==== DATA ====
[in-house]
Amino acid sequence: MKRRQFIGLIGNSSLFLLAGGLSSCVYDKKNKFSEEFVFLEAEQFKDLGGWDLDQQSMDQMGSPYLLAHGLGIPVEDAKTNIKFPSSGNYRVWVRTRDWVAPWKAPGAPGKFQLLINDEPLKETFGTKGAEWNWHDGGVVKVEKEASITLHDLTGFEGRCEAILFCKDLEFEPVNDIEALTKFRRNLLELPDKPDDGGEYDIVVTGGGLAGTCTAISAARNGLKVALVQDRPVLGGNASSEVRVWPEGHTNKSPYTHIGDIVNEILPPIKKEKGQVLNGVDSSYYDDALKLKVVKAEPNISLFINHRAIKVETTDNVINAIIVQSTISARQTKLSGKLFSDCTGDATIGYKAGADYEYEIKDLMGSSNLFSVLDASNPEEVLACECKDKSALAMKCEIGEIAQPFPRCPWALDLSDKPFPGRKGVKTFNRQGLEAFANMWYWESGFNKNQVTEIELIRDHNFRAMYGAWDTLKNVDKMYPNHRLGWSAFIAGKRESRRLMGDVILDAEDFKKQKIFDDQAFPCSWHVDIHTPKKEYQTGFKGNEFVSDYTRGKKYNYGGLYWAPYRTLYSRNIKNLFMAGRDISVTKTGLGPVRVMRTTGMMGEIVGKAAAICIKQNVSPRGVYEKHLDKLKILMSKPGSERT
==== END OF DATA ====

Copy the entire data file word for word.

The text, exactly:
[in-house]
Amino acid sequence: MKRRQFIGLIGNSSLFLLAGGLSSCVYDKKNKFSEEFVFLEAEQFKDLGGWDLDQQSMDQMGSPYLLAHGLGIPVEDAKTNIKFPSSGNYRVWVRTRDWVAPWKAPGAPGKFQLLINDEPLKETFGTKGAEWNWHDGGVVKVEKEASITLHDLTGFEGRCEAILFCKDLEFEPVNDIEALTKFRRNLLELPDKPDDGGEYDIVVTGGGLAGTCTAISAARNGLKVALVQDRPVLGGNASSEVRVWPEGHTNKSPYTHIGDIVNEILPPIKKEKGQVLNGVDSSYYDDALKLKVVKAEPNISLFINHRAIKVETTDNVINAIIVQSTISARQTKLSGKLFSDCTGDATIGYKAGADYEYEIKDLMGSSNLFSVLDASNPEEVLACECKDKSALAMKCEIGEIAQPFPRCPWALDLSDKPFPGRKGVKTFNRQGLEAFANMWYWESGFNKNQVTEIELIRDHNFRAMYGAWDTLKNVDKMYPNHRLGWSAFIAGKRESRRLMGDVILDAEDFKKQKIFDDQAFPCSWHVDIHTPKKEYQTGFKGNEFVSDYTRGKKYNYGGLYWAPYRTLYSRNIKNLFMAGRDISVTKTGLGPVRVMRTTGMMGEIVGKAAAICIKQNVSPRGVYEKHLDKLKILMSKPGSERT